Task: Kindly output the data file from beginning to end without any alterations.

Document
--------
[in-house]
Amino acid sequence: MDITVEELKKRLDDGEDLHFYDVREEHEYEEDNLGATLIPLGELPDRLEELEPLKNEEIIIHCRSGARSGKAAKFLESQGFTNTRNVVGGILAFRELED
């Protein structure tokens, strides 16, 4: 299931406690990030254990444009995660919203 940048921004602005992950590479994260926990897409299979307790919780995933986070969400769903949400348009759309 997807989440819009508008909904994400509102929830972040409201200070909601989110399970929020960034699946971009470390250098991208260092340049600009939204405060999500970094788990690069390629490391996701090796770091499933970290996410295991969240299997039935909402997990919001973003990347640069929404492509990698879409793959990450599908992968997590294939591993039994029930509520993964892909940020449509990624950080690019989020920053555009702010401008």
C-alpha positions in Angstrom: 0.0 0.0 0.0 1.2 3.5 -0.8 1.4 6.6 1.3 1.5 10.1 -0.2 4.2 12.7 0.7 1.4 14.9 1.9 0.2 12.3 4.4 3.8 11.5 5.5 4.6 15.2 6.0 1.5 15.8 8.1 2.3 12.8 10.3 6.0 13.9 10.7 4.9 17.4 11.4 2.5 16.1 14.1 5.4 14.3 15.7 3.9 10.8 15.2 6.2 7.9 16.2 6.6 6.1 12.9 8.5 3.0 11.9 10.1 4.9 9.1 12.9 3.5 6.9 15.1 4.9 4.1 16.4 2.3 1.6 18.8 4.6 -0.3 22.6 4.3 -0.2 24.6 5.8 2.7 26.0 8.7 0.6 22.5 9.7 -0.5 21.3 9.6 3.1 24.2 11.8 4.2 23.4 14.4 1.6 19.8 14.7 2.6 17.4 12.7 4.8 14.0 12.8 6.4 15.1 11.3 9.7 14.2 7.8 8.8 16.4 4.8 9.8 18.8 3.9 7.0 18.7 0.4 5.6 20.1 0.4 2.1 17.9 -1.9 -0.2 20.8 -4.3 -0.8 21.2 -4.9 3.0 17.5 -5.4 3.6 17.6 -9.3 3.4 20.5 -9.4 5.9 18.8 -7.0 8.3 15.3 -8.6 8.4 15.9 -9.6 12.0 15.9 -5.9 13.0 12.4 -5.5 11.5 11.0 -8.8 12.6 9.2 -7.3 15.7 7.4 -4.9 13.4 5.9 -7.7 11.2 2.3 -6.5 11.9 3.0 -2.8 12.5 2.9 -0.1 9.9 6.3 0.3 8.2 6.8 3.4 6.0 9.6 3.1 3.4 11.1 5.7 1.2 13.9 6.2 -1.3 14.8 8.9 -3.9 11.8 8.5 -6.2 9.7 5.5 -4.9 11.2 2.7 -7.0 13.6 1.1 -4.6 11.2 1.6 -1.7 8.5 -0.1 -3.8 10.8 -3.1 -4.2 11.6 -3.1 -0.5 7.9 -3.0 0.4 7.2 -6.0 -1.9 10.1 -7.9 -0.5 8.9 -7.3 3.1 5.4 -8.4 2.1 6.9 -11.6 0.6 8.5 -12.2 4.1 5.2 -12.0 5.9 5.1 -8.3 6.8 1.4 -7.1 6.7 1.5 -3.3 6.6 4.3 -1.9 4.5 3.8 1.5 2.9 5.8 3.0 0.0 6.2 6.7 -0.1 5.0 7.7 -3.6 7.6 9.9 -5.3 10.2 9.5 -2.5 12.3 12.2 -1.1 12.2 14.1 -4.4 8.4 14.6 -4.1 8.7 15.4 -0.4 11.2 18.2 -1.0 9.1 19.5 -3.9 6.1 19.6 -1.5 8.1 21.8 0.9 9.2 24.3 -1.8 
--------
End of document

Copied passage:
[in-house]
Amino acid sequence: MDITVEELKKRLDDGEDLHFYDVREEHEYEEDNLGATLIPLGELPDRLEELEPLKNEEIIIHCRSGARSGKAAKFLESQGFTNTRNVVGGILAFRELED
């Protein structure tokens, strides 16, 4: 299931406690990030254990444009995660919203 940048921004602005992950590479994260926990897409299979307790919780995933986070969400769903949400348009759309 997807989440819009508008909904994400509102929830972040409201200070909601989110399970929020960034699946971009470390250098991208260092340049600009939204405060999500970094788990690069390629490391996701090796770091499933970290996410295991969240299997039935909402997990919001973003990347640069929404492509990698879409793959990450599908992968997590294939591993039994029930509520993964892909940020449509990624950080690019989020920053555009702010401008």
C-alpha positions in Angstrom: 0.0 0.0 0.0 1.2 3.5 -0.8 1.4 6.6 1.3 1.5 10.1 -0.2 4.2 12.7 0.7 1.4 14.9 1.9 0.2 12.3 4.4 3.8 11.5 5.5 4.6 15.2 6.0 1.5 15.8 8.1 2.3 12.8 10.3 6.0 13.9 10.7 4.9 17.4 11.4 2.5 16.1 14.1 5.4 14.3 15.7 3.9 10.8 15.2 6.2 7.9 16.2 6.6 6.1 12.9 8.5 3.0 11.9 10.1 4.9 9.1 12.9 3.5 6.9 15.1 4.9 4.1 16.4 2.3 1.6 18.8 4.6 -0.3 22.6 4.3 -0.2 24.6 5.8 2.7 26.0 8.7 0.6 22.5 9.7 -0.5 21.3 9.6 3.1 24.2 11.8 4.2 23.4 14.4 1.6 19.8 14.7 2.6 17.4 12.7 4.8 14.0 12.8 6.4 15.1 11.3 9.7 14.2 7.8 8.8 16.4 4.8 9.8 18.8 3.9 7.0 18.7 0.4 5.6 20.1 0.4 2.1 17.9 -1.9 -0.2 20.8 -4.3 -0.8 21.2 -4.9 3.0 17.5 -5.4 3.6 17.6 -9.3 3.4 20.5 -9.4 5.9 18.8 -7.0 8.3 15.3 -8.6 8.4 15.9 -9.6 12.0 15.9 -5.9 13.0 12.4 -5.5 11.5 11.0 -8.8 12.6 9.2 -7.3 15.7 7.4 -4.9 13.4 5.9 -7.7 11.2 2.3 -6.5 11.9 3.0 -2.8 12.5 2.9 -0.1 9.9 6.3 0.3 8.2 6.8 3.4 6.0 9.6 3.1 3.4 11.1 5.7 1.2 13.9 6.2 -1.3 14.8 8.9 -3.9 11.8 8.5 -6.2 9.7 5.5 -4.9 11.2 2.7 -7.0 13.6 1.1 -4.6 11.2 1.6 -1.7 8.5 -0.1 -3.8 10.8 -3.1 -4.2 11.6 -3.1 -0.5 7.9 -3.0 0.4 7.2 -6.0 -1.9 10.1 -7.9 -0.5 8.9 -7.3 3.1 5.4 -8.4 2.1 6.9 -11.6 0.6 8.5 -12.2 4.1 5.2 -12.0 5.9 5.1 -8.3 6.8 1.4 -7.1 6.7 1.5 -3.3 6.6 4.3 -1.9 4.5 3.8 1.5 2.9 5.8 3.0 0.0 6.2 6.7 -0.1 5.0 7.7 -3.6 7.6 9.9 -5.3 10.2 9.5 -2.5 12.3 12.2 -1.1 12.2 14.1 -4.4 8.4 14.6 -4.1 8.7 15.4 -0.4 11.2 18.2 -1.0 9.1 19.5 -3.9 6.1 19.6 -1.5 8.1 21.8 0.9 9.2 24.3 -1.8 